President Barack Obama said the time has come for U.S. lawmakers to “finish the job” on rewriting immigration laws so the nation can continue attracting “the best and brightest the world has to offer.”
The U.S. immigration system has been flawed for years and a consensus is finally developing in Congress for a way to fix it, Obama said at a naturalization ceremony in the White House. He said he wants to see debate on legislation begin next month with a plan ready for him to sign “as soon as possible.”
“This issue is not new,” Obama said. “Let’s get this done. And let’s do it in a way that keeps faith with our history and our values”
A bipartisan group of senators that has been working since last year to craft a measure had originally said they would complete their efforts this month. That’s now unlikely with Congress on a two-week recess.
The senators unveiled their principles in late January, including a path to citizenship for the estimated 11 million undocumented immigrants in the U.S.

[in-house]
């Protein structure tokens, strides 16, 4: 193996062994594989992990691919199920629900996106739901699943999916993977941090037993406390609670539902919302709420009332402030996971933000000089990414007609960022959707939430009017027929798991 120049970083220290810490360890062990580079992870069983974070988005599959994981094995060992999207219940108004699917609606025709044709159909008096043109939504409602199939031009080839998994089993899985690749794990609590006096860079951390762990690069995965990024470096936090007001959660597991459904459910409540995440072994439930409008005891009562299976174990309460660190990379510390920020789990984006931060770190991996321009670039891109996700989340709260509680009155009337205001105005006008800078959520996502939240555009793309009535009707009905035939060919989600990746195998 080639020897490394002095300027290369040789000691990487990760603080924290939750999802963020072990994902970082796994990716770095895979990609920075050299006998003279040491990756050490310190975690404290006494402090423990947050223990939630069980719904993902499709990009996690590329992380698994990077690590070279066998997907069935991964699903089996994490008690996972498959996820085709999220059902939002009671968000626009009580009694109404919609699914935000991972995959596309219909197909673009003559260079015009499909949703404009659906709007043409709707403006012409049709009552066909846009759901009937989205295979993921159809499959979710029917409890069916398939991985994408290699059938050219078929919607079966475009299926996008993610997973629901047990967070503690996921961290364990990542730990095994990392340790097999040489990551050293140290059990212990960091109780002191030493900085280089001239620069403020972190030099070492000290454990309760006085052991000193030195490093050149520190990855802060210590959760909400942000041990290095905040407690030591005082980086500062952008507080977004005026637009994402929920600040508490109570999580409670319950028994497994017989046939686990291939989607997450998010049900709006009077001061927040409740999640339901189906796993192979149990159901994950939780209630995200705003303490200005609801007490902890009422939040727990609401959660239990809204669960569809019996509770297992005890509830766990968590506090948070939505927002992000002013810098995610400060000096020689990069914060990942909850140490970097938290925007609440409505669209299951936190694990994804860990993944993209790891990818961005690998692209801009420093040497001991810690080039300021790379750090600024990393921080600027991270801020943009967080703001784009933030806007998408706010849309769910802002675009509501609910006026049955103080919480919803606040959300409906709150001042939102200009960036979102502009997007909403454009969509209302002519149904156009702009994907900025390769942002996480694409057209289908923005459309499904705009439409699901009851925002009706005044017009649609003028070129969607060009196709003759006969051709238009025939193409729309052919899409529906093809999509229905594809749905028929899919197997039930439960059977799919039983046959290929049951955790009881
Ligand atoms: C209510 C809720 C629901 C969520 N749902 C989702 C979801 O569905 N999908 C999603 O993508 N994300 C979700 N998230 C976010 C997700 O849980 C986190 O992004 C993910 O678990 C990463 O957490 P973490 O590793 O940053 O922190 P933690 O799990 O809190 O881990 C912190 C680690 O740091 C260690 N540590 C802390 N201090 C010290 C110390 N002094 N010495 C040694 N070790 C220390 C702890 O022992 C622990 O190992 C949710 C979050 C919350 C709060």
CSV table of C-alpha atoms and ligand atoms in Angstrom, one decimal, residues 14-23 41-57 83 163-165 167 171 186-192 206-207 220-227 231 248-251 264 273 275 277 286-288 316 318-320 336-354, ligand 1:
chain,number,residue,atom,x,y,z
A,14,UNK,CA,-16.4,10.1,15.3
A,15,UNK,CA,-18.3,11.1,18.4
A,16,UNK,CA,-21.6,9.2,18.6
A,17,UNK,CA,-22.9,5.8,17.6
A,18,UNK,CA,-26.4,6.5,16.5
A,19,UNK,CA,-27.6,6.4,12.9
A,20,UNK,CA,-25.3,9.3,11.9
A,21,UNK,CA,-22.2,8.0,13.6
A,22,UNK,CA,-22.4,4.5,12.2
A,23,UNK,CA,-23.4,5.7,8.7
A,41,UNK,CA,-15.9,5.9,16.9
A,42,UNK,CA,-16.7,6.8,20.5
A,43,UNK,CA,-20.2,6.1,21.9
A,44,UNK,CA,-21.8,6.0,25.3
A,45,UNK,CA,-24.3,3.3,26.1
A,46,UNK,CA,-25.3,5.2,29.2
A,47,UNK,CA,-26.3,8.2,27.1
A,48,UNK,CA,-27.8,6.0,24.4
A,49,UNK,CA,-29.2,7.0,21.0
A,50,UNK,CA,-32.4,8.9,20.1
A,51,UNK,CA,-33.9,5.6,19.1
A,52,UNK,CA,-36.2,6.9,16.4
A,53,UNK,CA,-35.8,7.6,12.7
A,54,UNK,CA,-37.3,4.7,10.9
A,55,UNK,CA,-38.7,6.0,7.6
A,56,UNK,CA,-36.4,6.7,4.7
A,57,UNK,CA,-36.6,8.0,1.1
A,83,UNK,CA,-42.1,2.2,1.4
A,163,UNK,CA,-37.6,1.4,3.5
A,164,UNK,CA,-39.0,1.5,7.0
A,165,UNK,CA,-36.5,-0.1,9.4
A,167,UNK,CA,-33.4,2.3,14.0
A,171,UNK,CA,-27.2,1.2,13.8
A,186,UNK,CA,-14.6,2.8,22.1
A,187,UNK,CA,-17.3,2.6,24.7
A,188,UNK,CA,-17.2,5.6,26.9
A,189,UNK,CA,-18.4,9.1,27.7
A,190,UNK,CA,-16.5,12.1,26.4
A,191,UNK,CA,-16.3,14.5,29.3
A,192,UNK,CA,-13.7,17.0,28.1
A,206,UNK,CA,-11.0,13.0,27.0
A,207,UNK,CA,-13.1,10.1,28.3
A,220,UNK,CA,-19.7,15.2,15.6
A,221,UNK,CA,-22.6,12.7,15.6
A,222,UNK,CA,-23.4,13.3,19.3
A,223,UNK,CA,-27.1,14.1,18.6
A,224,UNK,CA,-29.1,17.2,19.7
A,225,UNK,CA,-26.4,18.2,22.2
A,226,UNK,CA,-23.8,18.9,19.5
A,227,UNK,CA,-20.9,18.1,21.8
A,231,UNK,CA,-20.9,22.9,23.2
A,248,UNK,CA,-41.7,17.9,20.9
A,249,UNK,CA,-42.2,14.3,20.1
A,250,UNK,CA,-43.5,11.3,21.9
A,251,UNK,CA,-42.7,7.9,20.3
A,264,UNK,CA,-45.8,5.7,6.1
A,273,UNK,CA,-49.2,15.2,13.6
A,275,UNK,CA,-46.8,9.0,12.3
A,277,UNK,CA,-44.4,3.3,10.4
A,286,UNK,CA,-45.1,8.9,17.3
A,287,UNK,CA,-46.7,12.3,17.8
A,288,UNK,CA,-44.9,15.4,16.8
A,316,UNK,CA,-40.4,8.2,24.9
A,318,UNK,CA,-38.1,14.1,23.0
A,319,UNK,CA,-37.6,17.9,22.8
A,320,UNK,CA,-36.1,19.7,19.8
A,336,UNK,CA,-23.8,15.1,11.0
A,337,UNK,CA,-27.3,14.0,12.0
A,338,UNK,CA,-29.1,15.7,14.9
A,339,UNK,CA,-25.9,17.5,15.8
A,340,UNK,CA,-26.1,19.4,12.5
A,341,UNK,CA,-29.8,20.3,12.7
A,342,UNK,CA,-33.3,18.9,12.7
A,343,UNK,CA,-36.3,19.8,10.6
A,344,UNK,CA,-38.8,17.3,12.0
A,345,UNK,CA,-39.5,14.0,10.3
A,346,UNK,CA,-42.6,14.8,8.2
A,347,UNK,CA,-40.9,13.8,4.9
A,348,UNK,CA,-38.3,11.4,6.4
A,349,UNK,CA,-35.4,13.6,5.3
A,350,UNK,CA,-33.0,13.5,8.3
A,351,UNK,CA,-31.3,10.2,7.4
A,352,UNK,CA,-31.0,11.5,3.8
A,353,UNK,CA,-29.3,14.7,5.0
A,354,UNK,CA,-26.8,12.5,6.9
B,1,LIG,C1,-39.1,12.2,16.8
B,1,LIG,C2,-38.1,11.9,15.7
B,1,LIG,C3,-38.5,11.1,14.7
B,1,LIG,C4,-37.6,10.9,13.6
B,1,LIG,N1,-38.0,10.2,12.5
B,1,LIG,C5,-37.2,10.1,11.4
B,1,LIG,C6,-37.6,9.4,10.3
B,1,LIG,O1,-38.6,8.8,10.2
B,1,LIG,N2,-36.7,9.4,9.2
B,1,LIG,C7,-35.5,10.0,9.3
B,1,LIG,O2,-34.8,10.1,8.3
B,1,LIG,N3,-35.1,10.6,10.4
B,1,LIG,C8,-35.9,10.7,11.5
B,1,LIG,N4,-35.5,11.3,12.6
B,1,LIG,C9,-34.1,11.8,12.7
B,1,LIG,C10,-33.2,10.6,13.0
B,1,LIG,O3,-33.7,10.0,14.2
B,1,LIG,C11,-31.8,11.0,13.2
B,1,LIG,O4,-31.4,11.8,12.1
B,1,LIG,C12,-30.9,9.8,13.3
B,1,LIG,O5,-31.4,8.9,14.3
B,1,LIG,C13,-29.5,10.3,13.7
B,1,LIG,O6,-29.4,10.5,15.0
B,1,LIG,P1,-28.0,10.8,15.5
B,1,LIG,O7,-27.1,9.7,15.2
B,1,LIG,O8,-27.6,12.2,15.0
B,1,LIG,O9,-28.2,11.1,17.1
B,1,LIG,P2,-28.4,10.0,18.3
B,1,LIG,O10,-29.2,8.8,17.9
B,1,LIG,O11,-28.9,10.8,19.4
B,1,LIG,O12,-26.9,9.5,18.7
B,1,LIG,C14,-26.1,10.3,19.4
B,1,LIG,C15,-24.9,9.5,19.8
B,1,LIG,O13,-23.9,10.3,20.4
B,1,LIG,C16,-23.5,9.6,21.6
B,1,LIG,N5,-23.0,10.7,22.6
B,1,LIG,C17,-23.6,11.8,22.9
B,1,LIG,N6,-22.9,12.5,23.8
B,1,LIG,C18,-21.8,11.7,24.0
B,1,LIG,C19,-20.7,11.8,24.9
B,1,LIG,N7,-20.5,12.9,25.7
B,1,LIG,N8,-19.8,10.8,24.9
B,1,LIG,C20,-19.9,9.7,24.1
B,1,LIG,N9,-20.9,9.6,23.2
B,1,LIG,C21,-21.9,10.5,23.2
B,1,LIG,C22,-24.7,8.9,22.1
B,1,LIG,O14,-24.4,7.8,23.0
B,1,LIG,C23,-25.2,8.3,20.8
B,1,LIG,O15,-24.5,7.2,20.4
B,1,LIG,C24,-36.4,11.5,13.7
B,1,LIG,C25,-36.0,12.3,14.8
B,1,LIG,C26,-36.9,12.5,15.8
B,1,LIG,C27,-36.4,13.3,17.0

White House officials told religious leaders who met with Obama on March 8 that they anticipated the senators drafting immigration legislation would miss their March target date and instead unveil the bill in April. Obama has said he would hold off on unveiling his own proposal to give the Senate group time to do its work.
The ceremony was for 28 individuals from 26 countries, including Afghanistan, China, Ethiopia, Mexico, Germany, Ukraine, and Peru. Among them were 13 service members from the Air Force, the Army Reserve, the Marines and the Navy. Homeland Security Secretary Janet Napolitano administered the oath of allegiance in the East Room.